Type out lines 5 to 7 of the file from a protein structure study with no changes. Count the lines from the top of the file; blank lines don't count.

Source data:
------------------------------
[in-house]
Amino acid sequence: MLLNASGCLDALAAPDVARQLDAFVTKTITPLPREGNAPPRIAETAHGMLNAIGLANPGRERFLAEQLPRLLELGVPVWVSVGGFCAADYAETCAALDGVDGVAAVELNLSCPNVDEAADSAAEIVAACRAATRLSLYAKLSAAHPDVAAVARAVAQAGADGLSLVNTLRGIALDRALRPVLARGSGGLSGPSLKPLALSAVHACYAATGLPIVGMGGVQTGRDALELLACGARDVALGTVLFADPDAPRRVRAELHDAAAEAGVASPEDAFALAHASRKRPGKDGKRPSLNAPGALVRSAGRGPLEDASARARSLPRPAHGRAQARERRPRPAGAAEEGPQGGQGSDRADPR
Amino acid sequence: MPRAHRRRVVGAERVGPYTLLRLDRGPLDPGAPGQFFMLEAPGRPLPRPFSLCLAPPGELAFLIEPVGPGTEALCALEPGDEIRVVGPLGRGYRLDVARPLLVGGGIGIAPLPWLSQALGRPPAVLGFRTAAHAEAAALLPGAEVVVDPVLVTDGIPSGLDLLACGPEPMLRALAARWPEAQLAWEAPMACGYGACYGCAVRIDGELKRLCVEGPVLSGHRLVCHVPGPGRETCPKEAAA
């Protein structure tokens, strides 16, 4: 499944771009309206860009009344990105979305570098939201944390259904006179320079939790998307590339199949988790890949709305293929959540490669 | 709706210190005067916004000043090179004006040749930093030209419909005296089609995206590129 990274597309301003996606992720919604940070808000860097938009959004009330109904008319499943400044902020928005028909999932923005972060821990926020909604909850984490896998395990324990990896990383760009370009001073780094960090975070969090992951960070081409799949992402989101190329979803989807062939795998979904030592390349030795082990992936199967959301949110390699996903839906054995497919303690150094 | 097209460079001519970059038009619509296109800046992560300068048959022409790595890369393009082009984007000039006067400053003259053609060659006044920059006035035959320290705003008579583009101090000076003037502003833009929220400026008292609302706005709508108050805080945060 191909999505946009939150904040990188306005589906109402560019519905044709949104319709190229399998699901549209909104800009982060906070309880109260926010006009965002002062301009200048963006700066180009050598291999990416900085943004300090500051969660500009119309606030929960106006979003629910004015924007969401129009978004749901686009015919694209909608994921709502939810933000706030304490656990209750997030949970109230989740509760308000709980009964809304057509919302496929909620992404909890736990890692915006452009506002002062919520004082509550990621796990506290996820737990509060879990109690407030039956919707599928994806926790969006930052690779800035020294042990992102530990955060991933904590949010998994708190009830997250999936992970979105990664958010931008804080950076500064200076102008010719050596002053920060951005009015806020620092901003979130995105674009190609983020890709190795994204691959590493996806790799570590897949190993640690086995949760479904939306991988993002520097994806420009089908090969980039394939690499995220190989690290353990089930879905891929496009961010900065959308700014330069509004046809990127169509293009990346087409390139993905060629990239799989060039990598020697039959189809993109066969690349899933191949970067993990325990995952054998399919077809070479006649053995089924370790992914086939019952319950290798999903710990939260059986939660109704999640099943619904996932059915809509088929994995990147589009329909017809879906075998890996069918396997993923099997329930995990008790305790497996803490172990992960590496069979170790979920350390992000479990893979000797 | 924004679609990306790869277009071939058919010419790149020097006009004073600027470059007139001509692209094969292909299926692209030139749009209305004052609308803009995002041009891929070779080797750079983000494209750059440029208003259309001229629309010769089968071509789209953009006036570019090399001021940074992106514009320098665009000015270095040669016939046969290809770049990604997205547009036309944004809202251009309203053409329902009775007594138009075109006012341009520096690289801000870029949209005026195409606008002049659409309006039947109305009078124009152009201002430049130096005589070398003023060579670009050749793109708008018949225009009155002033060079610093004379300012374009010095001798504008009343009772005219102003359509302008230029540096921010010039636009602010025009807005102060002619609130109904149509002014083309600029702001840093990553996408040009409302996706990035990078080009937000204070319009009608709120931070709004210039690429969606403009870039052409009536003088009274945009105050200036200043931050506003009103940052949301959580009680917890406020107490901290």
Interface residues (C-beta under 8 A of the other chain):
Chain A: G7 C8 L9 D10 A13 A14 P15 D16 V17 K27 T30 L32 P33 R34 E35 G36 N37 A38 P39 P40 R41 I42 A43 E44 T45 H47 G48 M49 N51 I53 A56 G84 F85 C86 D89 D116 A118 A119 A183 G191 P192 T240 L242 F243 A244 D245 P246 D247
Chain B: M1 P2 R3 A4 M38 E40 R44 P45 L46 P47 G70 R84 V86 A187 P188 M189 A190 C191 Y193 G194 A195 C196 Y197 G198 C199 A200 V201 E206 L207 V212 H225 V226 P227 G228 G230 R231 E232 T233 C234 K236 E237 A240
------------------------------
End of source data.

Interface residues (C-beta under 8 A of the other chain):
Chain A: G7 C8 L9 D10 A13 A14 P15 D16 V17 K27 T30 L32 P33 R34 E35 G36 N37 A38 P39 P40 R41 I42 A43 E44 T45 H47 G48 M49 N51 I53 A56 G84 F85 C86 D89 D116 A118 A119 A183 G191 P192 T240 L242 F243 A244 D245 P246 D247
Chain B: M1 P2 R3 A4 M38 E40 R44 P45 L46 P47 G70 R84 V86 A187 P188 M189 A190 C191 Y193 G194 A195 C196 Y197 G198 C199 A200 V201 E206 L207 V212 H225 V226 P227 G228 G230 R231 E232 T233 C234 K236 E237 A240